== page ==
Facebook Pixel

From Birth to Teenager: What Parents Can do to Raise a Healthy Family

By HERWriter
Rate This

Obesity in children continues to reach epidemic proportions. In fact, childhood obesity increased from 5 percent in 1964 to about 13 percent in 1994. Today, it is about 20 percent – and rising. But, parents can help their kids stay fit at every stage of development. Moms can even give them a jump start at a fit lifestyle, while they’re still in the womb.

A 1990 study conducted by Dr. James Clapp, author of Exercising Through Your Pregnancy, concluded that women who exercised regularly during their pregnancy had shorter labors, fewer C-Sections, less uses of forceps and their babies had higher APGAR scores. APGAR is an acronym for Activity, Pulse, Grimace, Appearance, and Respiration and is the test given to a newborn immediately after birth.

Furthermore, in a separate study, Clapp found that babies born to women who exercised weighed less and had less bodyfat. The same study followed the children until they were five years old and found that they continued to weigh less and have less bodyfat. The children born to the exercising mothers also scored higher on some intelligence and oral language skill tests.

While most women do not feel like jumping right off the delivery table and onto the treadmill, post-partum exercise is extremely beneficial both to the mother and newborn. You can start exercising as soon as your doctor says it’s safe. Studies show, the endorphins released during exercise can counteract the effects of postpartum depression. Postpartum exercise is very good to help with depression but if you are not up to strenuous activities, there are plenty of gentle alternatives like Yoga geared for new moms to get you started. Baby friendly exercise gear such as jogging strollers, Baby Bjorn and even a Bounce A Bye Baby Exercise Ball to soothe and rock your newborn with rythmic movement. If the weather is nice, go outside for a long stroll with your baby and get some fresh air.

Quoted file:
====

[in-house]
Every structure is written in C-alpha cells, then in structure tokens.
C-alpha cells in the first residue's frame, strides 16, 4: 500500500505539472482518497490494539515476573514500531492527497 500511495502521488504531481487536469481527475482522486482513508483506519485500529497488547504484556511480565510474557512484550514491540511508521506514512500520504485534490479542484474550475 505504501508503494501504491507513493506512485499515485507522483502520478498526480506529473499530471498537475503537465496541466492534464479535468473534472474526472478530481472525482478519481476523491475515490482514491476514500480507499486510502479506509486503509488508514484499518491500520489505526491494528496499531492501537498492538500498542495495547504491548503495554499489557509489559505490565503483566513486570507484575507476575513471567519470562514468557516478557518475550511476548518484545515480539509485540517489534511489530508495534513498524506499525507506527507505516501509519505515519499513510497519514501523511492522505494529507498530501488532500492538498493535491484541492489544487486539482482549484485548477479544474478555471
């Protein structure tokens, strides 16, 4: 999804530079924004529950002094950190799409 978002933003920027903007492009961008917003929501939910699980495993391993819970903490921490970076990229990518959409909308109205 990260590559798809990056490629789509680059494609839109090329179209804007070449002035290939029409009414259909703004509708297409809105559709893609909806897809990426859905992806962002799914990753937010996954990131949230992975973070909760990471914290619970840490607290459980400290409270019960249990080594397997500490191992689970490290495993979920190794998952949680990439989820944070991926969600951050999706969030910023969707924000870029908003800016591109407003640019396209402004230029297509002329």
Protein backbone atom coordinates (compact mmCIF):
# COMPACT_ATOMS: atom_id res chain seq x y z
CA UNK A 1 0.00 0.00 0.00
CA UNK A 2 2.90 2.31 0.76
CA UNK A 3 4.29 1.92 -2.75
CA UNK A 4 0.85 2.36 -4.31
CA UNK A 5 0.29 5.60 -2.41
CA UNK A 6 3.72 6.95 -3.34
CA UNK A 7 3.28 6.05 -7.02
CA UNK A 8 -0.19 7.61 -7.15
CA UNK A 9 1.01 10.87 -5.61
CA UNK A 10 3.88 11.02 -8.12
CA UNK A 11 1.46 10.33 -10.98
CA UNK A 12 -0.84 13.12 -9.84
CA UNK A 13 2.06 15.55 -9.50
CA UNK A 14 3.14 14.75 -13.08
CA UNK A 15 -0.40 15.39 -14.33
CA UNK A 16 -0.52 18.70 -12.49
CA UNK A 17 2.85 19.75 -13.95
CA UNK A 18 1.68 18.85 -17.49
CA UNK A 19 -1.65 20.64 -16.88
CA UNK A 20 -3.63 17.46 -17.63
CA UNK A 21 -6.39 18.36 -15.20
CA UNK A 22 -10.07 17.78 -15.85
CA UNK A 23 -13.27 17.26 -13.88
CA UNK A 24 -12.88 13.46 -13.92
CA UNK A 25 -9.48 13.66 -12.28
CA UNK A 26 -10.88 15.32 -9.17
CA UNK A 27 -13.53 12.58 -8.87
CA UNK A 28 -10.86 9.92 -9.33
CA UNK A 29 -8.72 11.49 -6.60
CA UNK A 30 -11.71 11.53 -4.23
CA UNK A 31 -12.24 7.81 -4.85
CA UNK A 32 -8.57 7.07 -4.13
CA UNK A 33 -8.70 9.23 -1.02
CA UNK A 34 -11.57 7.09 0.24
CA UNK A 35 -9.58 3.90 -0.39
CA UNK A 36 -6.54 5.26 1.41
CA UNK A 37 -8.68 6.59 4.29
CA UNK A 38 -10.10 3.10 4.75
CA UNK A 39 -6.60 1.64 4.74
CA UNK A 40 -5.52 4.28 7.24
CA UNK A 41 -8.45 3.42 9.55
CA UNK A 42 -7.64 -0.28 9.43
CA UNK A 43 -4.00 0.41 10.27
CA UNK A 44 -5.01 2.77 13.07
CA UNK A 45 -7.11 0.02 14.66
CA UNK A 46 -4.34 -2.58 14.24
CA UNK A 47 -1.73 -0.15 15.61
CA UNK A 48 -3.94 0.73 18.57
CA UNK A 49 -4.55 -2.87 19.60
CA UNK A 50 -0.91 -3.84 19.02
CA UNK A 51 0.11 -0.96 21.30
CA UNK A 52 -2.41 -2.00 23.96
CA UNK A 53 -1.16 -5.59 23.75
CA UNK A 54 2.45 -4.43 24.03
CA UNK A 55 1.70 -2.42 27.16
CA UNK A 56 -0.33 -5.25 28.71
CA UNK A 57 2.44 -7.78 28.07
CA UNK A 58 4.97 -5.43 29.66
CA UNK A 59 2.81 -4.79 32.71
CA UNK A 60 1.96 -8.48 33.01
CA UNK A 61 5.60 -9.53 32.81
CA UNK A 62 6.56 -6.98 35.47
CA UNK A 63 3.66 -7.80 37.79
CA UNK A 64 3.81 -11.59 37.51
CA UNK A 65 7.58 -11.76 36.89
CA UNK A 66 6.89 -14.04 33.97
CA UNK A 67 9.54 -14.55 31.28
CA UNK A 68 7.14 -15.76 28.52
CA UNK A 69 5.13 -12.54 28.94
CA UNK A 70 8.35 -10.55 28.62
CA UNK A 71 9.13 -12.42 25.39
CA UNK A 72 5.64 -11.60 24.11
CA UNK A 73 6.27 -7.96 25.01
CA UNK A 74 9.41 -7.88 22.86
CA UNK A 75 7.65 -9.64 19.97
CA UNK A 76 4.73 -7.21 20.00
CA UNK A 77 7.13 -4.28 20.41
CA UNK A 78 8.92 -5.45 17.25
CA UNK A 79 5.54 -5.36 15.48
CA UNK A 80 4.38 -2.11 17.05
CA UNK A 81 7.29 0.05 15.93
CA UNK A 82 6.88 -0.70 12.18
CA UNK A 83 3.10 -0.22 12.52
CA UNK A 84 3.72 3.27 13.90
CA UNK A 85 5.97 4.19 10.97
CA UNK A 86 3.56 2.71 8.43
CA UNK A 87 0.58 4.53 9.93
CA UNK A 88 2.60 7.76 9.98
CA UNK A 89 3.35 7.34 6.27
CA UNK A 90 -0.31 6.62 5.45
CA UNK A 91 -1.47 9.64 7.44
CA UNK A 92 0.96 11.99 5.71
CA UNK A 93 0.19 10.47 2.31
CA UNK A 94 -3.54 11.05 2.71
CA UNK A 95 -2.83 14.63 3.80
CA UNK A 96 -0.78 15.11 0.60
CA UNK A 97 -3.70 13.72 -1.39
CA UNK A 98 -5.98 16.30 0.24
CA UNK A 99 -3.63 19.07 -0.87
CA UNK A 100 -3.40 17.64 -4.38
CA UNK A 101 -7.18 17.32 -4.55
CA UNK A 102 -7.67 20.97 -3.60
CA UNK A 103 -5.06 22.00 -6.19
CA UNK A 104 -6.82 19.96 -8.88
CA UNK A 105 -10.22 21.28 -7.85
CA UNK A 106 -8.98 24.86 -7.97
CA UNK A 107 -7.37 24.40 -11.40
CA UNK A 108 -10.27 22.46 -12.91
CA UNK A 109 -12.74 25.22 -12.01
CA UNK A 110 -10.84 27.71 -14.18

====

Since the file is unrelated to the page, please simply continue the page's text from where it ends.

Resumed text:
New moms not only find it helpful to bond with their babies, but also with other new mothers. There are lots of programs such as Moms in Motion, Baby Boot Camp, Stroller Strength Classes at health clubs, churches, synagogues, etc.

Add a CommentComments

There are no comments yet. Be the first one and get the conversation started!

Enter the characters shown in the image.
By submitting this form, you agree to EmpowHER's terms of service and privacy policy

We value and respect our HERWriters' experiences, but everyone is different. Many of our writers are speaking from personal experience, and what's worked for them may not work for you. Their articles are not a substitute for medical advice, although we hope you can gain knowledge from their insight.


Get Email Updates

Parenting Guide

Have a question? We're here to help. Ask the Community.


Health Newsletter

Receive the latest and greatest in women's health and wellness from EmpowHER - for free!